SL-12 Logo
SL-12 with foldable wing within its fairing
The SL-12 in its natural environment. Nice view, isn't it?
Advanced Crew Transfer Module, Credits: Tim, Boja, Constance
The physical Model of the SL-12 was done using the surface machining workbench.
Overall Structural layout
Sl-12 on the top of the last rocket stage
ISS crew welcome the SL-12 Vimana
ISS crew welcome the SL-12 Vimana (2)
Engineering Drawing of the actuation mechanism of the doors
Engineering Drawing_Door_OverallLayout_01
Engineering Drawing_Door_OverallLayout_02
Engineering Drawing_Door_Actuation Mechanism_Strut Assembly
Engineering Drawing_Door_Longeron
Engineering Drawing_Door_Attachement Point
Dimensions of the billet of material before the manufacturing of the physical model of the Advanced Crew Transfer Module (ACTM)
Engineering Drawing_Door_HoneyCombPanel
First four modes of vibration frequency of the payload bay doors.Need to be above 40Hz (cf. Launcher recommendation)
Payload Bay Doors, Key facts of the design
Tool path generation of the Advanced Crew Transportation Module.

SL-12 Vimana Reusable Space Orbiter

Created on 2016.05.17 491 views
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ABOUT
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The group design project of the Aerospace Vehicle Design Course 2012-2013 is to complete the preliminary and detail design phases of a space transportation reusable orbiter, the SL-12, which can be launched first from an expandable launcher and then from a reusable one: a supersonic aircraft, the Sänger and can fulfil a wide range of missions such as set satellites in orbit, carry 6 astronauts to the ISS or the future Chinese space station, remain in orbit for 2 years for “satellite missions”. The SL-12 is likely to be in service in 2020. I was in charge of the design of the payload bay doors.

On October 1, 1961, Sputnik was the first satellite launched in orbit. It was the beginning of the space era. On April 12, 1961, Y. Gagarine became the first man to have flown in space aboard Vostok 1. On April 28, 2001, an American business man, D. Tito, paid $ 20 million for a flight to the International Space Station and became the first space tourist. The era of space tourism began. (Wall, 2011) On July 21, 2011, the NASA’s space shuttle landed for the last time closing the Space shuttle program begun 30 years ago.
Even if the most famous space program has ended, the forecast for the space industry is really good. Indeed, the NSR estimates that between 2012 and 2021, 959 satellites will be ordered and 1080 launched and the launch services market will generate $52.1 billion (Wall, 2011) Moreover, for several years new promising concepts of launchers have been studied: reusable launch vehicles such as Shenlong, Skylon or X-37 programs.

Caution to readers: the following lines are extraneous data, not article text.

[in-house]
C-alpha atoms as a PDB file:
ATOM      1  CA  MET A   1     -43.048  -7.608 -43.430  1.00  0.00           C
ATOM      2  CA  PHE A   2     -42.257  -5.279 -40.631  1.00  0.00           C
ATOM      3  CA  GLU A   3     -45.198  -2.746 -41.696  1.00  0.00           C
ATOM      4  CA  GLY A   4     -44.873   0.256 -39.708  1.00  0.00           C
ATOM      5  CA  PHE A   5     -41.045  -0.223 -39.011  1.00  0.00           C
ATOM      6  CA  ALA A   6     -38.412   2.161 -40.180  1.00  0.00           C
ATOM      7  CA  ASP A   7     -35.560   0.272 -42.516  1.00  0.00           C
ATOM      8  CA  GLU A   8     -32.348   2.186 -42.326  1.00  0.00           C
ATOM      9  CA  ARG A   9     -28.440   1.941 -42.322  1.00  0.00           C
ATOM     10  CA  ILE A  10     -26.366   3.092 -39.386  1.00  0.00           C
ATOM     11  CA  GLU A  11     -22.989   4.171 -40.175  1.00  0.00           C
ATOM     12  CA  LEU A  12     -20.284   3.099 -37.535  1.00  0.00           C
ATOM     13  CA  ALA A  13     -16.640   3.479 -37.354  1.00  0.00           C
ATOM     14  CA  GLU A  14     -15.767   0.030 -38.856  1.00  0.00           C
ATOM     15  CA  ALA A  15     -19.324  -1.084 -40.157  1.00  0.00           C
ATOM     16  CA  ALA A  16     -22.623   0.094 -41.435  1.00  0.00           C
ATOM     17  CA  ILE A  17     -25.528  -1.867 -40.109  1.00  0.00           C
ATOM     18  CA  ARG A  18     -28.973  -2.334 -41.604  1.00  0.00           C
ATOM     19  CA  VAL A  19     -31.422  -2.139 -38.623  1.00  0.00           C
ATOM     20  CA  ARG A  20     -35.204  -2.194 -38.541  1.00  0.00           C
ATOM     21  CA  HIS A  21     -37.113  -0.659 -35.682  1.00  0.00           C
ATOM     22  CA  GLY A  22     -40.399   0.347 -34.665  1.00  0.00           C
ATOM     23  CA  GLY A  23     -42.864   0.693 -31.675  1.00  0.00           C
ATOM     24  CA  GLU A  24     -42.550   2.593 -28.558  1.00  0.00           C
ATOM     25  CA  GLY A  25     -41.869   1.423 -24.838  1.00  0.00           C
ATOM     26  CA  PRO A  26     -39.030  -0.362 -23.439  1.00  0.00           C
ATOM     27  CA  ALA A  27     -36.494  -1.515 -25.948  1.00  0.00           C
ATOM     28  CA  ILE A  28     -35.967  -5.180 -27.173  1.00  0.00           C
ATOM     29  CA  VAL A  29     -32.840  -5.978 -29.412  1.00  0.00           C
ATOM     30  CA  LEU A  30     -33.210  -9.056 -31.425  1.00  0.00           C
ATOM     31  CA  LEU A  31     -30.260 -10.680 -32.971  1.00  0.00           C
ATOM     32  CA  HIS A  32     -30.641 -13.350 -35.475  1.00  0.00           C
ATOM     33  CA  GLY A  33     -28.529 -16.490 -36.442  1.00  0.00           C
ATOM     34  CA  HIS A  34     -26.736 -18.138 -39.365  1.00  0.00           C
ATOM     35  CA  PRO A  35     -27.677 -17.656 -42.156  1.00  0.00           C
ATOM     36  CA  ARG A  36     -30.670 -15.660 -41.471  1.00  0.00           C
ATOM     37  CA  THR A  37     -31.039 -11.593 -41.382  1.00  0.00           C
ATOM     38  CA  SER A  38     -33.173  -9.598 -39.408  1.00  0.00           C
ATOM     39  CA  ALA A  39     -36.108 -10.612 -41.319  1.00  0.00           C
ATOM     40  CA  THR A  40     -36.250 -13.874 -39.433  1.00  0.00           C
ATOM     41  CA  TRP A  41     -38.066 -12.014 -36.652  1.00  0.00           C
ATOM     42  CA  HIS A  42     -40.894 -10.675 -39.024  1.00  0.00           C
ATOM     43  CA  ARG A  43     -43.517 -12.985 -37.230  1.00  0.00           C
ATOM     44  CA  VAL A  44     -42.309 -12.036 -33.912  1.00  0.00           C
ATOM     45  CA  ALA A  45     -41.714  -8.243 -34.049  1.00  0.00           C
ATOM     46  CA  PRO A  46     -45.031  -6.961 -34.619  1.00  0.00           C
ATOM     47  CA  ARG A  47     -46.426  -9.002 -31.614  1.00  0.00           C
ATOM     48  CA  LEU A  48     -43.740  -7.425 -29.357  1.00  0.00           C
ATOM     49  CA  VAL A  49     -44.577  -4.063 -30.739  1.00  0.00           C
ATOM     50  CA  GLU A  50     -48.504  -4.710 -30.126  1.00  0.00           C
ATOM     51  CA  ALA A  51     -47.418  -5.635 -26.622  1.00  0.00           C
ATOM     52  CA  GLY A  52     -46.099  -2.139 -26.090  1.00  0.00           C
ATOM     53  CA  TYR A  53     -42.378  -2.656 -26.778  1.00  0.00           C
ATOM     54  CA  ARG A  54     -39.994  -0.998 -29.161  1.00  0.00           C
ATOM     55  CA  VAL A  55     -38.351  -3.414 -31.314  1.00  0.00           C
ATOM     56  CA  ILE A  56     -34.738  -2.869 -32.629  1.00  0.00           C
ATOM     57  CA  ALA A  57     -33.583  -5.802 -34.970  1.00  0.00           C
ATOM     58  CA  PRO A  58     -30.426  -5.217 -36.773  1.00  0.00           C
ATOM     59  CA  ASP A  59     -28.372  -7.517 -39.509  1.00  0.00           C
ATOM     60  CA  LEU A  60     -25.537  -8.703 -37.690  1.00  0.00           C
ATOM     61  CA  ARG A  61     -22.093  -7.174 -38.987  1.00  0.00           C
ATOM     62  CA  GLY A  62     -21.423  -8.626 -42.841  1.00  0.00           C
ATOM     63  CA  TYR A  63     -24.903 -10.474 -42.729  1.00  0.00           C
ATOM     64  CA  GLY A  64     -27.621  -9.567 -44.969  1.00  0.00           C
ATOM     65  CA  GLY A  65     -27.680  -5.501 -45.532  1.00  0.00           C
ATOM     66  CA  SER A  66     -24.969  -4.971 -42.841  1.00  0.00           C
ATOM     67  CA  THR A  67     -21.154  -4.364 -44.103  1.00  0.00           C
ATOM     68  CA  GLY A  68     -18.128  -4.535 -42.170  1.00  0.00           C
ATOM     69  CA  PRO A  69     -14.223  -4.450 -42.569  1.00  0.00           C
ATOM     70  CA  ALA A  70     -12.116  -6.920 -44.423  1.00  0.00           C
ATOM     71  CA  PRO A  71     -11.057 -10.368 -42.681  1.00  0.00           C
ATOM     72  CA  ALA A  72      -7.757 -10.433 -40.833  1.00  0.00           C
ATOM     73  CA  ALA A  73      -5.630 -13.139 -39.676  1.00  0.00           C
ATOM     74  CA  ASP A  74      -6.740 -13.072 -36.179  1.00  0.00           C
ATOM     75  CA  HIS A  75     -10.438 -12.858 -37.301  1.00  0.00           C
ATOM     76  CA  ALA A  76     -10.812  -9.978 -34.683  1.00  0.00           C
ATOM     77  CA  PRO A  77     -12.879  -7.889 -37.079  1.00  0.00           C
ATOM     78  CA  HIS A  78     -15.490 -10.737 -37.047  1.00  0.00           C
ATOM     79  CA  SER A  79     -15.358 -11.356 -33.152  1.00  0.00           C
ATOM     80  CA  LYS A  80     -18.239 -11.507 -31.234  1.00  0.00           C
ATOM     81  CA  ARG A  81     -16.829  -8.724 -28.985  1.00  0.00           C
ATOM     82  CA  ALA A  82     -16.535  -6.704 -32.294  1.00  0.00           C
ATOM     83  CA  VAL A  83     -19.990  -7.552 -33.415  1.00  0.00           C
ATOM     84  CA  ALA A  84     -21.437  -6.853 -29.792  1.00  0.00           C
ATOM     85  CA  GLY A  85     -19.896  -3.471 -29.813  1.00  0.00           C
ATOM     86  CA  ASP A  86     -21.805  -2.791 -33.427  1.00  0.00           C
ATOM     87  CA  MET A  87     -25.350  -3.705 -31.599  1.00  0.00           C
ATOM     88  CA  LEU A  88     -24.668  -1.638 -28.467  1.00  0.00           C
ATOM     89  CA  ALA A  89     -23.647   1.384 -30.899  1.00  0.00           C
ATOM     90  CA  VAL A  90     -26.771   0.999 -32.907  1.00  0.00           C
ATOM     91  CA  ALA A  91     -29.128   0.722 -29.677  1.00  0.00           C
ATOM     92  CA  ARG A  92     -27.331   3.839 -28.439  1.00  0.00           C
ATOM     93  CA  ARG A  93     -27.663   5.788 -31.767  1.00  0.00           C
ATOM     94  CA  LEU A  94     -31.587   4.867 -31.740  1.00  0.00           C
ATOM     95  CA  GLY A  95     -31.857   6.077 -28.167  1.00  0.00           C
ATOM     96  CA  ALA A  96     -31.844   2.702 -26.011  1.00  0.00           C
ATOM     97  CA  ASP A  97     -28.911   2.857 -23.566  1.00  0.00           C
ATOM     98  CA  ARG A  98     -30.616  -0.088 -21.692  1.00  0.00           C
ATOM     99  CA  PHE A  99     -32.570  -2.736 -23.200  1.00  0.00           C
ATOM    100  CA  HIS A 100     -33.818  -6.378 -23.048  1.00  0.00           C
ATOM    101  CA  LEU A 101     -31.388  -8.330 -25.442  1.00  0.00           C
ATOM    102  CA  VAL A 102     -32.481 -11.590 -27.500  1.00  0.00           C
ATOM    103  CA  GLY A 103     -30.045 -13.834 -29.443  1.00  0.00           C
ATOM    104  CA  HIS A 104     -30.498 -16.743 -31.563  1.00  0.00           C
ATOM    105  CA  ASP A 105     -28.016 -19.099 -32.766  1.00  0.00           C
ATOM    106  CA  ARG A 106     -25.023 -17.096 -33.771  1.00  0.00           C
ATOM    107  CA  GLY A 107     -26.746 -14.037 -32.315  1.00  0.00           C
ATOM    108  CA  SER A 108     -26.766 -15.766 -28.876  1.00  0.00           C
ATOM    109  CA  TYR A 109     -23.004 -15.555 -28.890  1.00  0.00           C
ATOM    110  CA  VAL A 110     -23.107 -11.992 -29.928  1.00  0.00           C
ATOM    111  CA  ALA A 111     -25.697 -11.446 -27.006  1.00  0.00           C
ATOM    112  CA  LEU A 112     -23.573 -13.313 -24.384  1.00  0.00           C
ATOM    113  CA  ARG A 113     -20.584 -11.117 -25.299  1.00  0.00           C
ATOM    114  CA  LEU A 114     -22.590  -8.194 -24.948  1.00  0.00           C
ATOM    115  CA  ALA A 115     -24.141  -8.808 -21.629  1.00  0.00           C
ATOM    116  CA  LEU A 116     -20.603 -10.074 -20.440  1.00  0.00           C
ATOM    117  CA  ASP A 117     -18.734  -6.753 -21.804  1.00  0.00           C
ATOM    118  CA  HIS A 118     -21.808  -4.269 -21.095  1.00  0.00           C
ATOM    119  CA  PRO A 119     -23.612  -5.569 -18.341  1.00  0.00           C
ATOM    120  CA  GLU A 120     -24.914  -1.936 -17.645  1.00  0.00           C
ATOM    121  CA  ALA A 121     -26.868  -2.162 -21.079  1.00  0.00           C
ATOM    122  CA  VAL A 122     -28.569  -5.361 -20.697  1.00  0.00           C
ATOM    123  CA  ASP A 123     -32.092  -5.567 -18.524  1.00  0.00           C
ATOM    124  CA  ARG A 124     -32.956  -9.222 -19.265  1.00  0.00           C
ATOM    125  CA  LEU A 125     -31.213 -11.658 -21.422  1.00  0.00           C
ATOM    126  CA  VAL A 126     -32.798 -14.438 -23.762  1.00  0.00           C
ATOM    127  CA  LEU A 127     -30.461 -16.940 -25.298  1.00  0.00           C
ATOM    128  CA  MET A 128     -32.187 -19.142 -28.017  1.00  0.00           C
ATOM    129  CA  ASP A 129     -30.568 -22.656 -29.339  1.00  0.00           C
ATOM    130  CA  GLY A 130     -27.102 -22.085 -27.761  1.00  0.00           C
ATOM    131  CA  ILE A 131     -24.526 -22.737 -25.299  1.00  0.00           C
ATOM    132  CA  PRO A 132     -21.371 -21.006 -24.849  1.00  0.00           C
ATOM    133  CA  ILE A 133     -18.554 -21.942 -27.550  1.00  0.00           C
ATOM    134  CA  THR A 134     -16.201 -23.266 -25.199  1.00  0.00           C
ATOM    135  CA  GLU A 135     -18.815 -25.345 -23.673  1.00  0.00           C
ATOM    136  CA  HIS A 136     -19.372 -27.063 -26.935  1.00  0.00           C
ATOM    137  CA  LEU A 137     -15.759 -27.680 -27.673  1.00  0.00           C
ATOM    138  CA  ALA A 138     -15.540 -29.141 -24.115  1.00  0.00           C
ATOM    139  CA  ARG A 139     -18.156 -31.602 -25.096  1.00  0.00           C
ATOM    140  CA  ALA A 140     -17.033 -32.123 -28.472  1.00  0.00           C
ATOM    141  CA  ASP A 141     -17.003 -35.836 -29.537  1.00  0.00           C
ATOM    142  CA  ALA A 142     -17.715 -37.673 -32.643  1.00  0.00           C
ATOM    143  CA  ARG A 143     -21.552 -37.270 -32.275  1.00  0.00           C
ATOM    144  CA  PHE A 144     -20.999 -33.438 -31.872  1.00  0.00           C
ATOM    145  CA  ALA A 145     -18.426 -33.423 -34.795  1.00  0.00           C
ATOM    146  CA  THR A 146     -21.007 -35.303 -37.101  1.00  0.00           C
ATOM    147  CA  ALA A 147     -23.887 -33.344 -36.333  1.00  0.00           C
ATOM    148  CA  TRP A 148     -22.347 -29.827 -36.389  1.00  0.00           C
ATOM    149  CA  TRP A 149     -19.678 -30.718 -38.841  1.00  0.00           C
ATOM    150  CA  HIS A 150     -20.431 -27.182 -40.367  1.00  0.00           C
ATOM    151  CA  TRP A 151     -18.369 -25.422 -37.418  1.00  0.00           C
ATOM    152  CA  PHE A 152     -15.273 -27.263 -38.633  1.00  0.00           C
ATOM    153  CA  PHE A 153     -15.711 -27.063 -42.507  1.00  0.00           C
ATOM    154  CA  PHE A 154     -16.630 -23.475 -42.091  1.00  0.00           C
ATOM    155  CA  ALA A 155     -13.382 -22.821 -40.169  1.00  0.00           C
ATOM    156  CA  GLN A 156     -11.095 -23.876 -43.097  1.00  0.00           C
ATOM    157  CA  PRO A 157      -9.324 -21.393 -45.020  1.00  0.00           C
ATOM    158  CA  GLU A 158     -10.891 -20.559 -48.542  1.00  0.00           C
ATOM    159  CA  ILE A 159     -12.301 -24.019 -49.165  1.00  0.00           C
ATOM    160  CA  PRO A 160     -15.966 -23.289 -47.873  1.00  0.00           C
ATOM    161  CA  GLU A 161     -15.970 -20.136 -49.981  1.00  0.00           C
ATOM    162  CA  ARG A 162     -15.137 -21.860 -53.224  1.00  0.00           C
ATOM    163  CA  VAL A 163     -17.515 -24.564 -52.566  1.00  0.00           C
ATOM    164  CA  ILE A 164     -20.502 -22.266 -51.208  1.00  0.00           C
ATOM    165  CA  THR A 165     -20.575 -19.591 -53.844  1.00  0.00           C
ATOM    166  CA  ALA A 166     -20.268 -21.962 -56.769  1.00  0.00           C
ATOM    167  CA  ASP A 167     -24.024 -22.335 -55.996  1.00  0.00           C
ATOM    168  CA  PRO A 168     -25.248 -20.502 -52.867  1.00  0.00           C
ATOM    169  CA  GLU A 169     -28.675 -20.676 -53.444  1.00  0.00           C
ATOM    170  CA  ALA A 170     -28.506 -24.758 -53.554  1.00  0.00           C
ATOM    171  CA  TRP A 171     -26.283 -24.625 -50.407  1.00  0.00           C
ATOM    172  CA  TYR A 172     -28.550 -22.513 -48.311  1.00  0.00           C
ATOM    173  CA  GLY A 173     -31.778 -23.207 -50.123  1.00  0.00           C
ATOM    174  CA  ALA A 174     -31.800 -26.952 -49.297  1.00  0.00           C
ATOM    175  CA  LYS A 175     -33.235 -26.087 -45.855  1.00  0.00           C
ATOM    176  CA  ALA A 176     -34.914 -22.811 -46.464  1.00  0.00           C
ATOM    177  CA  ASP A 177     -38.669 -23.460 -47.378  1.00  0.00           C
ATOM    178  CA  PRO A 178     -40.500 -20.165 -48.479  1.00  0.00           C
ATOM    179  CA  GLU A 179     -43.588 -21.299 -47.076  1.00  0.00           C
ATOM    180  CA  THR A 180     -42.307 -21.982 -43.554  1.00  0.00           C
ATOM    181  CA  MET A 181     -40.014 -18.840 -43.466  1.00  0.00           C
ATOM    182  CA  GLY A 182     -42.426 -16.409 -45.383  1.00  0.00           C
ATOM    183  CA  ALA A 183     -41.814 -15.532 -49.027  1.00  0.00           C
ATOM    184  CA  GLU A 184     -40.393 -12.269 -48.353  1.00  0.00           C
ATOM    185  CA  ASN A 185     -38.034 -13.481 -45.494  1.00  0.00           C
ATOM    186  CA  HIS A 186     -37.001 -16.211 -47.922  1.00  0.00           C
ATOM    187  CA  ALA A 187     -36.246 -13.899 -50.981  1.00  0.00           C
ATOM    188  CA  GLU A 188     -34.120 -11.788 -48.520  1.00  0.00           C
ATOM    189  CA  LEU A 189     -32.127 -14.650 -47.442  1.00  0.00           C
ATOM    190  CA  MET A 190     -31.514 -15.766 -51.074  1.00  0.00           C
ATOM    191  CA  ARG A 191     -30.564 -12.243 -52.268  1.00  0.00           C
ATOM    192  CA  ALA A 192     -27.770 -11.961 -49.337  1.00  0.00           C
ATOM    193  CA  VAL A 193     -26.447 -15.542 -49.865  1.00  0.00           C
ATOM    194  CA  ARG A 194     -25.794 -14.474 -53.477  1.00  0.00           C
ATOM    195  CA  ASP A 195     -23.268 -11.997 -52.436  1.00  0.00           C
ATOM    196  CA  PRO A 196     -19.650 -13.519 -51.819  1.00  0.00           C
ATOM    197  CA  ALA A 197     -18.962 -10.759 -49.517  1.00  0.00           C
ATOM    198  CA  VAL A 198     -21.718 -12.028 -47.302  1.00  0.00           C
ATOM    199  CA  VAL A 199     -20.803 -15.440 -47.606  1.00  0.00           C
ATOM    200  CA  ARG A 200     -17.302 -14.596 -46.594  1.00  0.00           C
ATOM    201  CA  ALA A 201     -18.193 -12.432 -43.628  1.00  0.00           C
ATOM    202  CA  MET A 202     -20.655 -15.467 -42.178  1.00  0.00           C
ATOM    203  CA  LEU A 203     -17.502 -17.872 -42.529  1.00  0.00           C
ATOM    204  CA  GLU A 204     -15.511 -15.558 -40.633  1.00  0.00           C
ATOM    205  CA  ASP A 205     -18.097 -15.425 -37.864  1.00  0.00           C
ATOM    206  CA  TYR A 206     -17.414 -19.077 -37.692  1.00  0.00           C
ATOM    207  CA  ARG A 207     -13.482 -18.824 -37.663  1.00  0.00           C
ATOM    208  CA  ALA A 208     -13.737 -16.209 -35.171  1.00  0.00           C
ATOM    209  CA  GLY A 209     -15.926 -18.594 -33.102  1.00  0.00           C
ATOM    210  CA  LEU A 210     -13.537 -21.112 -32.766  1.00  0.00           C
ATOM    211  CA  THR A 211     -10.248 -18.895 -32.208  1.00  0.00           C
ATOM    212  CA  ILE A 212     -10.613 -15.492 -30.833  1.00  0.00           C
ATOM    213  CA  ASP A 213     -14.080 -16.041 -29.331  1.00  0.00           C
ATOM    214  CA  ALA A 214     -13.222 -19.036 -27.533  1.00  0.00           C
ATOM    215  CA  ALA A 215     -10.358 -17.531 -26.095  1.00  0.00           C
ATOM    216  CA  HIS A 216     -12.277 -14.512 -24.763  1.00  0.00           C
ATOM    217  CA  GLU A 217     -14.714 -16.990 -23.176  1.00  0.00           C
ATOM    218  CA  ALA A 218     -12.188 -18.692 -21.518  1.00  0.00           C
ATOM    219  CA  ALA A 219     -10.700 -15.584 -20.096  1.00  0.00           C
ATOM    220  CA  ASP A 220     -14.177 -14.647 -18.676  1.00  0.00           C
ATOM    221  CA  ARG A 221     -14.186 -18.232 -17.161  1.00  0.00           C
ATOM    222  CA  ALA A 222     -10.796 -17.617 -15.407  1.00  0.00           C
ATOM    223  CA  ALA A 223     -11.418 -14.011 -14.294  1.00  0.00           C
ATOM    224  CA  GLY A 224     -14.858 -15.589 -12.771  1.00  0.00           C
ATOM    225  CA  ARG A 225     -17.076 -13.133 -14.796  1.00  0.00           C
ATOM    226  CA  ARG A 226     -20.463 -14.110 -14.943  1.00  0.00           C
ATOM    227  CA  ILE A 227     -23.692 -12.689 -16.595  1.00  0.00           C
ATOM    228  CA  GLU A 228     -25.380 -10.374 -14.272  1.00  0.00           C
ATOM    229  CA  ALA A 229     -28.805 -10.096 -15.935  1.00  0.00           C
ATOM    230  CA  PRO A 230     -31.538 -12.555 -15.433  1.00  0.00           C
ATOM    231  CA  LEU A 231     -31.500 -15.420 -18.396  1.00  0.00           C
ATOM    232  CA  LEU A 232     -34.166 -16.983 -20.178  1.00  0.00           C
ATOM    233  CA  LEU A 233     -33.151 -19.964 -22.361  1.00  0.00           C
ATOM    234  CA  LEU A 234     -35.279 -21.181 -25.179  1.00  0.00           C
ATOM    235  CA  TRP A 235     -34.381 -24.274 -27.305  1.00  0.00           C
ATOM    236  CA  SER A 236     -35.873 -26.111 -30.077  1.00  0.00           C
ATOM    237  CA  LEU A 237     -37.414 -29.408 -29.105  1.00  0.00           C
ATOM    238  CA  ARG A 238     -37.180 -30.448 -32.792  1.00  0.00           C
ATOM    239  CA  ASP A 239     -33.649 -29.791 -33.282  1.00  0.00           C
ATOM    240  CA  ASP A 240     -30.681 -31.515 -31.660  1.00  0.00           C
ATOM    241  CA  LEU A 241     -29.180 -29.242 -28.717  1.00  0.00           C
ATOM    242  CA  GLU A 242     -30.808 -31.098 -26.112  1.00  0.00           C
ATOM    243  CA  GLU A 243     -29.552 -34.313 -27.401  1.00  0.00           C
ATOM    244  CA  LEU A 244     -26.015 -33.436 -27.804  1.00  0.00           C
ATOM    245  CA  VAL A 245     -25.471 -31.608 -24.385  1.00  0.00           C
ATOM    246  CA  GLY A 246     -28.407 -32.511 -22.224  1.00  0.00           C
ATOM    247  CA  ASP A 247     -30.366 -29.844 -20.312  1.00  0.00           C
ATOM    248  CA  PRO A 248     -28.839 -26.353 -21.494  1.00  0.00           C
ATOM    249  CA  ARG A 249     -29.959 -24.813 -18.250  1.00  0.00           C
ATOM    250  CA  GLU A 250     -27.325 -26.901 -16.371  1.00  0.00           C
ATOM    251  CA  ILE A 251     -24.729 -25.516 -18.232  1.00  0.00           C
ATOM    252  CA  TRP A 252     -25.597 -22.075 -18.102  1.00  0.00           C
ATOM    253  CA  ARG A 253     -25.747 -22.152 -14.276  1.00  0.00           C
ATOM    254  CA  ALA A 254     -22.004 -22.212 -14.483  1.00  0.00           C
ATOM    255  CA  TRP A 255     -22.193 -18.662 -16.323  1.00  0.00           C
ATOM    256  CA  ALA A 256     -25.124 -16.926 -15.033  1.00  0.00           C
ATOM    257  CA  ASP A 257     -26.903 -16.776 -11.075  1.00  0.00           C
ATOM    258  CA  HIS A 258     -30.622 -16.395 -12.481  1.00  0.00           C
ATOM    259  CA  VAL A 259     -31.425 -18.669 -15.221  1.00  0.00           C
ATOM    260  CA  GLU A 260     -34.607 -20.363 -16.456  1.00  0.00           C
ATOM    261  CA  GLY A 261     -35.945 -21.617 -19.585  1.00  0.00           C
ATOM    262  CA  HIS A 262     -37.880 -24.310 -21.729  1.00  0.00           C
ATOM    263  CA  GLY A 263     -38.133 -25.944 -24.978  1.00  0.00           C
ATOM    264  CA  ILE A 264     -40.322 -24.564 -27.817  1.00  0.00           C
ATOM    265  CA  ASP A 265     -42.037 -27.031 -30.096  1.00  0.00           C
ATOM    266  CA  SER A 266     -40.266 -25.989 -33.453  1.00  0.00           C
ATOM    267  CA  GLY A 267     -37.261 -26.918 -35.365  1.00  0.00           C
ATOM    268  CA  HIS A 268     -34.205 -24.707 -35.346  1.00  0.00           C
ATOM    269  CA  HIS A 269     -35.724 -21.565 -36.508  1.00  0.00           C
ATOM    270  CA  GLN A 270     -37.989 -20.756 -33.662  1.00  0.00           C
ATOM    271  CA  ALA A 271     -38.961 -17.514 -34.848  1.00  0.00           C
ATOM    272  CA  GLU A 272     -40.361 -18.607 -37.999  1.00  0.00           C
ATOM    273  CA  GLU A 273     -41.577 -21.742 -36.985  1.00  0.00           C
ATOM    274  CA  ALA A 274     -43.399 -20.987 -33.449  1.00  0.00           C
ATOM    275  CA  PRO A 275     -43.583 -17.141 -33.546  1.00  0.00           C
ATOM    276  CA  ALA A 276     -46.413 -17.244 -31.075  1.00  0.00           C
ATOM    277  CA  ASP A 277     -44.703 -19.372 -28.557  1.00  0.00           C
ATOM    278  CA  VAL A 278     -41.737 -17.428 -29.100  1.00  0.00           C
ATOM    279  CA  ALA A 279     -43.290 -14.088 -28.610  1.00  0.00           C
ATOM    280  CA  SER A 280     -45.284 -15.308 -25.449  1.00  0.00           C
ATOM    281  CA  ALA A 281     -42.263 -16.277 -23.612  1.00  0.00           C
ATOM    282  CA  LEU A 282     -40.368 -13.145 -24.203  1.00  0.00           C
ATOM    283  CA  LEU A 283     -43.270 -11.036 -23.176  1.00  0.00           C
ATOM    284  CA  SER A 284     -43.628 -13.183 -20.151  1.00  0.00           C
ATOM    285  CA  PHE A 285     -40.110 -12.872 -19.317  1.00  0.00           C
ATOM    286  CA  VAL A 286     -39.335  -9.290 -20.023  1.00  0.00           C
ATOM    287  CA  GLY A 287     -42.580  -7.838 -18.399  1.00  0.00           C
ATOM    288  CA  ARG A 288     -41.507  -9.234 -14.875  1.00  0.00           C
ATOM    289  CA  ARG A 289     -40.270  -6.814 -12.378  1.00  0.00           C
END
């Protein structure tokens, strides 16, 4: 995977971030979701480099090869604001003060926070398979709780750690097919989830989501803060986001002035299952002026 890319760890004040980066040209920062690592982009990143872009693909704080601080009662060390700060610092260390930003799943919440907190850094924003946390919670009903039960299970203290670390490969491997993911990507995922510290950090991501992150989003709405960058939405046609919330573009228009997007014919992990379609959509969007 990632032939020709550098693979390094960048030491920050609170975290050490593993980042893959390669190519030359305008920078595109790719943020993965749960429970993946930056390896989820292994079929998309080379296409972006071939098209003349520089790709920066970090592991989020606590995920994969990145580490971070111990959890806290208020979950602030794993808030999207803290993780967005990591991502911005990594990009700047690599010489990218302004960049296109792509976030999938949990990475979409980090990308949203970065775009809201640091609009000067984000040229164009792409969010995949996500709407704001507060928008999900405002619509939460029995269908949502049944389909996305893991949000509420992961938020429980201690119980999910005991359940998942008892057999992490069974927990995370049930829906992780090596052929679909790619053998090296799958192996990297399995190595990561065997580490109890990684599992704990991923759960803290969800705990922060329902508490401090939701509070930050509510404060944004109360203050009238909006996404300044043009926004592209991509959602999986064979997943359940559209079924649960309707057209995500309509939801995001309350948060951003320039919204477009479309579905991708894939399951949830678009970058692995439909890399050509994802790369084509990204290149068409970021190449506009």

72 students have taken part in this project. 37 focused on structures, 12 were dealing with Systems and 23 had activities related to Avionics. Each group had weekly meetings which were led by a project monitoring team which was responsible for the coordination of the project. Two other teams did secondary tasks during the project: a CAD team was in charge of the general SL-12 CAD model and a physical modelling team, in which the author was part of. Each member of the structure was required to proceed to the loading actions, the initial sizing of each structural member, and then the detail sizing of each member. The design was then assessed using Finite Element Analysis and regarding brittle fracture and fatigue with the use of AFGROW software.

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Project Timeline
Why Vimana?From the Mythology…A Vimāna is a Sanskrit (Ancient Indian language) word with several meanings ranging from temple or palace to mythological flying machines described in ancient Indian epics.References to these flying machines are commonplace in these epics, even describing their use in warfare. As well as being able to fly within Earth's atmosphere, Vimānas were also said to be able to travel into space and under water.
Project Timeline
2016.05.17
Why Vimana?From the Mythology…A Vimāna is a Sanskrit (Ancient Indian language) word with several meanings ranging from temple or palace to mythological flying machines described in ancient Indian epics.References to these flying machines are commonplace in these epics, even describing their use in warfare. As well as being able to fly within Earth's atmosphere, Vimānas were also said to be able to travel into space and under water.